Expedient describes something that is suitable, an action that is appropriate for the situation. Expedient may also have a negative connotation, it is sometimes used to describe an action that is advantageous or convenient for the situation, but not necessarily the most just or moral action to take. Expedient is an adjective, the adverb form is expediently and the noun form is expediency or expedience.
Expeditious describes an action that is done quickly and efficiently, the word expeditious does not have any negative connotation. Expeditious is an adjective, the adverb form is expeditiously, the noun form is expeditiousness. Remember, expedient may be considered to have a neutral or negative connotation, expeditious has a neutral or positive connotation.
One parent mentioned teacher evaluations, and Fagen responded by saying that she is reviewing the new teacher evaluation system that Texas came forward with; she said that in her experience, evaluation systems like this are a lot of work, so she will be looking at the best and most expedient way to implement it. (The Tribune)
From the pixelated accretion of contradictory assertion, an image slowly emerges: of a continent repeatedly bent to the will of colonial prejudices, until its leaders eventually found it expedient to internalise those prejudices into a narrative of defiance against the decadent imperialist culture. (The Telegraph)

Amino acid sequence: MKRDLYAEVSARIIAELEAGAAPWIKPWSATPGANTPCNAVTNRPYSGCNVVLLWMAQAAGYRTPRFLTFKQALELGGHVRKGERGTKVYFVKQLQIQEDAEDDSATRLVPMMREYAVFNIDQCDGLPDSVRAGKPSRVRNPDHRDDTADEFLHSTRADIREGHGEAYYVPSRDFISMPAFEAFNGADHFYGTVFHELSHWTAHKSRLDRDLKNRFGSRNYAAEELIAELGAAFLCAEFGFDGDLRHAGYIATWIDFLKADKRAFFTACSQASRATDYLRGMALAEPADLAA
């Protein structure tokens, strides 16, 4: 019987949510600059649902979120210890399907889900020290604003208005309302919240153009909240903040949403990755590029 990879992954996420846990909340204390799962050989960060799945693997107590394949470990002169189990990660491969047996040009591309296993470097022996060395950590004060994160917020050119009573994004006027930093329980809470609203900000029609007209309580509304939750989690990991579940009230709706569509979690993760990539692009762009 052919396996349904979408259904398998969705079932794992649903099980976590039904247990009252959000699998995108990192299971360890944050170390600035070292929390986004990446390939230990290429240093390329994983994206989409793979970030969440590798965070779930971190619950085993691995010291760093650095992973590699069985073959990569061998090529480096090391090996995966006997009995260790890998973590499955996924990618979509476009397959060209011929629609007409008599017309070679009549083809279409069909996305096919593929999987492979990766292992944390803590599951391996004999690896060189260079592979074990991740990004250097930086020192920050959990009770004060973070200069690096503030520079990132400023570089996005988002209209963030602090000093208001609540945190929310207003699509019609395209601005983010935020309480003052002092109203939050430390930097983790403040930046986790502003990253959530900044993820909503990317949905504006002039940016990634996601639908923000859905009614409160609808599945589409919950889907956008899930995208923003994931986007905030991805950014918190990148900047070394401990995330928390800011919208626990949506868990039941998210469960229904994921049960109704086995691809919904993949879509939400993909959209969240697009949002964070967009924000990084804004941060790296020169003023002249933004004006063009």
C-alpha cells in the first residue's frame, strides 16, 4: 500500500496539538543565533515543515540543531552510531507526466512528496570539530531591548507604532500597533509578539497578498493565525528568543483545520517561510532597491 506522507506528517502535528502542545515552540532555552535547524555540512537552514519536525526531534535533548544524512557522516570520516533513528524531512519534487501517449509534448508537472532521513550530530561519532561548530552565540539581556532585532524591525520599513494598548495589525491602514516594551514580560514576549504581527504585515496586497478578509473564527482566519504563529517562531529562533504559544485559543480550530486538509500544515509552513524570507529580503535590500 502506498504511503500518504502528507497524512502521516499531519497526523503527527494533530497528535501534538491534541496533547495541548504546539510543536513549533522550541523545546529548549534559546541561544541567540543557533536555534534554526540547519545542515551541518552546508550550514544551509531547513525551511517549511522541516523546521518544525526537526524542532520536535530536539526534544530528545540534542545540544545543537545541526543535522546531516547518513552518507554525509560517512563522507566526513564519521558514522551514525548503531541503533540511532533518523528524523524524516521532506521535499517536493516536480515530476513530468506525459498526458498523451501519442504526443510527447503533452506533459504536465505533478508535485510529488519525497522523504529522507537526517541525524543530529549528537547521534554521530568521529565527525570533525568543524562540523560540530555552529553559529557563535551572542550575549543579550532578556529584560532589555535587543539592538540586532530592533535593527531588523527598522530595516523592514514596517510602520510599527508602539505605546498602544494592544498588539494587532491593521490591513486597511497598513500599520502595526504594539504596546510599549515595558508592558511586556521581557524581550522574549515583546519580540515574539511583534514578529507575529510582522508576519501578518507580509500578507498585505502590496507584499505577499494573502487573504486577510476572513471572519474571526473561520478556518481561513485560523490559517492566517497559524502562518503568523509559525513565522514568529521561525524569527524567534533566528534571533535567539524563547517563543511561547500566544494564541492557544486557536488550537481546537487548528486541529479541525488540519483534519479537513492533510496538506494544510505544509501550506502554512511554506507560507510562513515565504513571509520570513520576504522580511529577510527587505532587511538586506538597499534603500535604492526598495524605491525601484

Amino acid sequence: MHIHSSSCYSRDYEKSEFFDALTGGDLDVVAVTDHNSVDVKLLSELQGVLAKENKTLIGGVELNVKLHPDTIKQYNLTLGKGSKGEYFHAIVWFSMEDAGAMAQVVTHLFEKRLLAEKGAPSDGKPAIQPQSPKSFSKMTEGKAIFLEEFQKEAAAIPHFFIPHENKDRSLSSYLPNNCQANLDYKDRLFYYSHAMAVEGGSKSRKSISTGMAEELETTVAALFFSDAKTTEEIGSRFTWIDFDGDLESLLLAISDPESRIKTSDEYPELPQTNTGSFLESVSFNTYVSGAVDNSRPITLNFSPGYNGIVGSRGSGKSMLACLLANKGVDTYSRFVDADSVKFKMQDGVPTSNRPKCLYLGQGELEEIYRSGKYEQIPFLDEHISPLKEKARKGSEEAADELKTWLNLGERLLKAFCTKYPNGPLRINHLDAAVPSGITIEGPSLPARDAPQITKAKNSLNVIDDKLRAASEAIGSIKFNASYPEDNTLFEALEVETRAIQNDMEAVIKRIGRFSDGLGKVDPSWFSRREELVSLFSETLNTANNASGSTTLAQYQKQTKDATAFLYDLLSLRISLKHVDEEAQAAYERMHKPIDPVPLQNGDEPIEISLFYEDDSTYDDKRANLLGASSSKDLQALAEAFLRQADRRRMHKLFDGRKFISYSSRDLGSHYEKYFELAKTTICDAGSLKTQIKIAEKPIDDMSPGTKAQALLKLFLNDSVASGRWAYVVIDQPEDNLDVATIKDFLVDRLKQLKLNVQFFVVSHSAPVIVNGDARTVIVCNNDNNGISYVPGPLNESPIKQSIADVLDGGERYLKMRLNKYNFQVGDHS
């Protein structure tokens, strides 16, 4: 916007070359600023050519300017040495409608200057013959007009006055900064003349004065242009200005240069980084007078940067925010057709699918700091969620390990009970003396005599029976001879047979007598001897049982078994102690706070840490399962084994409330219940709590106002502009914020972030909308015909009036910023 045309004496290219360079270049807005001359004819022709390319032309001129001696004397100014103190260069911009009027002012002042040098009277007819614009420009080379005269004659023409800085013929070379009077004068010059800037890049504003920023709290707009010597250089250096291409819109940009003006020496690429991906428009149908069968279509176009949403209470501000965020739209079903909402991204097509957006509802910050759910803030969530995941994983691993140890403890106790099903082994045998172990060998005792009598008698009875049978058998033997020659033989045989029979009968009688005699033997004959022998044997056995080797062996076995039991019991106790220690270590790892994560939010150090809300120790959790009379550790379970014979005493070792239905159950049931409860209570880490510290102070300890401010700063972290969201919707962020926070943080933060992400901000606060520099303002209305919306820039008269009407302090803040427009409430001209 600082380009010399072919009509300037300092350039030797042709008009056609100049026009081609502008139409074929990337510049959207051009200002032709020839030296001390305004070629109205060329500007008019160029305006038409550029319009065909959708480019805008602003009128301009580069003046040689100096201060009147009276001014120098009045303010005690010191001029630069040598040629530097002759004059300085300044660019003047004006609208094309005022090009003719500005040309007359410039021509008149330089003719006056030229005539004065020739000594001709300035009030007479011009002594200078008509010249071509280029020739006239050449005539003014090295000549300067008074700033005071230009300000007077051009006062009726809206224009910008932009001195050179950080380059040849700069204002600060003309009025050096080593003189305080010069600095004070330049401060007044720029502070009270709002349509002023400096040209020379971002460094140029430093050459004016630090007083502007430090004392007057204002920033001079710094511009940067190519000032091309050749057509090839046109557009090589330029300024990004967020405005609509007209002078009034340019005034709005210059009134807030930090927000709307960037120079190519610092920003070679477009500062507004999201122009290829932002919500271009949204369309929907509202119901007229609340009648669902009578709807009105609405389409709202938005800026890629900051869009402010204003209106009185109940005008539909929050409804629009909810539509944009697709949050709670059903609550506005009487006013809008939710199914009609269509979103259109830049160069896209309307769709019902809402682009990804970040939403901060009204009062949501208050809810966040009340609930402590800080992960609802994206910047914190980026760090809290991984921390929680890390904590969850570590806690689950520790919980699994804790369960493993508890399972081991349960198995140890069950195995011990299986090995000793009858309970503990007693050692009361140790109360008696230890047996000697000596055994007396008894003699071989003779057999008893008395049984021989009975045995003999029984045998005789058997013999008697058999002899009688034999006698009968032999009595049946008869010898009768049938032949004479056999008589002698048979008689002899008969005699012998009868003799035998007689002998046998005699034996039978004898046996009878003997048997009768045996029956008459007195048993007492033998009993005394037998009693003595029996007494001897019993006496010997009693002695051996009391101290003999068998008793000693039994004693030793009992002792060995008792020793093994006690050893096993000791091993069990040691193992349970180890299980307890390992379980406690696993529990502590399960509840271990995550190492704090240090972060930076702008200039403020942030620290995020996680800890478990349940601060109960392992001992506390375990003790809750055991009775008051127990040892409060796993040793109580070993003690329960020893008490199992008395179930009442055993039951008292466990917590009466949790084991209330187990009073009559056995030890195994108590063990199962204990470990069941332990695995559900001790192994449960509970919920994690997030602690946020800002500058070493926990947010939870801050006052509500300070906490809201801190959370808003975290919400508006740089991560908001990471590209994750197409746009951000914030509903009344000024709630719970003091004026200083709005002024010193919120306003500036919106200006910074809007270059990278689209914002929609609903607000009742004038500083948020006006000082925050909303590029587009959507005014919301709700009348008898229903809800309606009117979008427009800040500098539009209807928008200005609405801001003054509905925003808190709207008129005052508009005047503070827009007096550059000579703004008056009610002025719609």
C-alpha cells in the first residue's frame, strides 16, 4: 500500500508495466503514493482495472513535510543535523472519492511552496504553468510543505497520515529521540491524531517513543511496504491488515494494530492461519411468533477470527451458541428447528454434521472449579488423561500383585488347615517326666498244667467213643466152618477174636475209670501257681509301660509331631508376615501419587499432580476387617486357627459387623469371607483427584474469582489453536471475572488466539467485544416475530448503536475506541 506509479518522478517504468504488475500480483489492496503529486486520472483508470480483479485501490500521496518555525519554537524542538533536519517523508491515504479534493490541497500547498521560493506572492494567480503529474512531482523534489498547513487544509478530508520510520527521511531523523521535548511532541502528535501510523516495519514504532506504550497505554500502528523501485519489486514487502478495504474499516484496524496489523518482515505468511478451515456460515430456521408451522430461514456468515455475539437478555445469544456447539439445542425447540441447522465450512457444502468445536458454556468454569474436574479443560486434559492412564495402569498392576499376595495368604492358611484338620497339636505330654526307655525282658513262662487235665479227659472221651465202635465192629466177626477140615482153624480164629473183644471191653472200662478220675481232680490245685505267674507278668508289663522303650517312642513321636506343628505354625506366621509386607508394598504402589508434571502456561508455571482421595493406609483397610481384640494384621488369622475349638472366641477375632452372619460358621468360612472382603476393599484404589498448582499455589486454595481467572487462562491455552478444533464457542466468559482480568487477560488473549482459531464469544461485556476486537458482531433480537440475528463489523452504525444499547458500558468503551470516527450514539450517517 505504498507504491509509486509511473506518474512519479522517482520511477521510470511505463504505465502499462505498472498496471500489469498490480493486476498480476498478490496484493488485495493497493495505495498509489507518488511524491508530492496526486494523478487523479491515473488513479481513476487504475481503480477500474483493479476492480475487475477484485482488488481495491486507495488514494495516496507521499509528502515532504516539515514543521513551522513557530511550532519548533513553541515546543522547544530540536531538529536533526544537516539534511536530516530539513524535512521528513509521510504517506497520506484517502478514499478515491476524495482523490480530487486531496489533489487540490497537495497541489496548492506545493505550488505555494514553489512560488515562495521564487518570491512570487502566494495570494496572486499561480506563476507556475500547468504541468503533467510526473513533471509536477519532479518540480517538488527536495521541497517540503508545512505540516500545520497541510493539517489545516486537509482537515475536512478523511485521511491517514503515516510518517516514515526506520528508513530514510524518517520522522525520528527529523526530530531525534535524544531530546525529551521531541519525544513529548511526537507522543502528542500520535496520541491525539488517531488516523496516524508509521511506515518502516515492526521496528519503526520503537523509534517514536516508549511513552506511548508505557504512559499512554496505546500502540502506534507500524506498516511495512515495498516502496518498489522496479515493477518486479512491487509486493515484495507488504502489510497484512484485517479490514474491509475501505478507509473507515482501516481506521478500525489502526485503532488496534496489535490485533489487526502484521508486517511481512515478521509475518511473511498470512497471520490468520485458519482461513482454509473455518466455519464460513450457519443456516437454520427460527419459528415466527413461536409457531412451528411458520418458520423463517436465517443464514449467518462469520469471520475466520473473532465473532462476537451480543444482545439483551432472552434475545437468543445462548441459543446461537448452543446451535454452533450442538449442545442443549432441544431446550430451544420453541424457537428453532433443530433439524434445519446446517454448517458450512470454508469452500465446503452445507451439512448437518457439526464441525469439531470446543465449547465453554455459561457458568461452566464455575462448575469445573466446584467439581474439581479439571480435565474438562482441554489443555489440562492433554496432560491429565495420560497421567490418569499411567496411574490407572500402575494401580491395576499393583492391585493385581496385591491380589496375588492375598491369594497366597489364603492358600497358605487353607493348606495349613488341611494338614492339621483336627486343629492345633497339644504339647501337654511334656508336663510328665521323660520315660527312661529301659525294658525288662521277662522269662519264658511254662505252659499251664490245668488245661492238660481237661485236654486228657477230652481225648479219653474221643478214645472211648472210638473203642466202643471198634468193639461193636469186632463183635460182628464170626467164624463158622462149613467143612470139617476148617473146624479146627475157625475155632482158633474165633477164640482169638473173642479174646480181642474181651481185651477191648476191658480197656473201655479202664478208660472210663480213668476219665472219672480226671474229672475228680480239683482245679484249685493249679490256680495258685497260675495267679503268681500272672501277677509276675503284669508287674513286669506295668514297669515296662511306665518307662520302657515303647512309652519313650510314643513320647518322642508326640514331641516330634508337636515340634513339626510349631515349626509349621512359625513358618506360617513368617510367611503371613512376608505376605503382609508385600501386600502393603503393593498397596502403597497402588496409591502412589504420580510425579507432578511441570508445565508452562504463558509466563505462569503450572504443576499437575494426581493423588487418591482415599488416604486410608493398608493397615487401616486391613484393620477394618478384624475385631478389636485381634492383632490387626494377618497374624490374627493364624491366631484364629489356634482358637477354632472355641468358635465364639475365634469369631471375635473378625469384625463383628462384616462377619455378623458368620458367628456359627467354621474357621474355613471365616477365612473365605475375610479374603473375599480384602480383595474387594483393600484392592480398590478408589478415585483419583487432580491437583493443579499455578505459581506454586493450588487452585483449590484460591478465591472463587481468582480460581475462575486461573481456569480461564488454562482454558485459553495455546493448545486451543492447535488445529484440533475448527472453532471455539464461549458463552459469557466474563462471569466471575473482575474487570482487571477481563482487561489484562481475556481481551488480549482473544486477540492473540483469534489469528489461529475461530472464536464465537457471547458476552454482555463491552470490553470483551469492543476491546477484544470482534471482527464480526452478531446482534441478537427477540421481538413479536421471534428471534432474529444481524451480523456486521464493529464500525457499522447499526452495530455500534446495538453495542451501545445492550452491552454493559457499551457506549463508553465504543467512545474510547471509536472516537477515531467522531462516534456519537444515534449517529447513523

His wife, perhaps because it was politically expedient, was his chief defender throughout. (The Pocono Record)
Terming flogging of Dalit youths in Gujarat as “a stigma on mankind,” Union Home Minister Rajnath Singh on Thursday assured expeditious inquiry into the incident and said the probe has been handed over to the CID crime branch of the state police. (The Business Standard)
Against the backdrop of Vijay Mallya episode, the Lok Sabha passed a bill on Monday that provides for expeditious recovery of bad loans by the banks, with the government saying the country cannot have a banking system where people take loans and do not repay. (The Hindustan Times)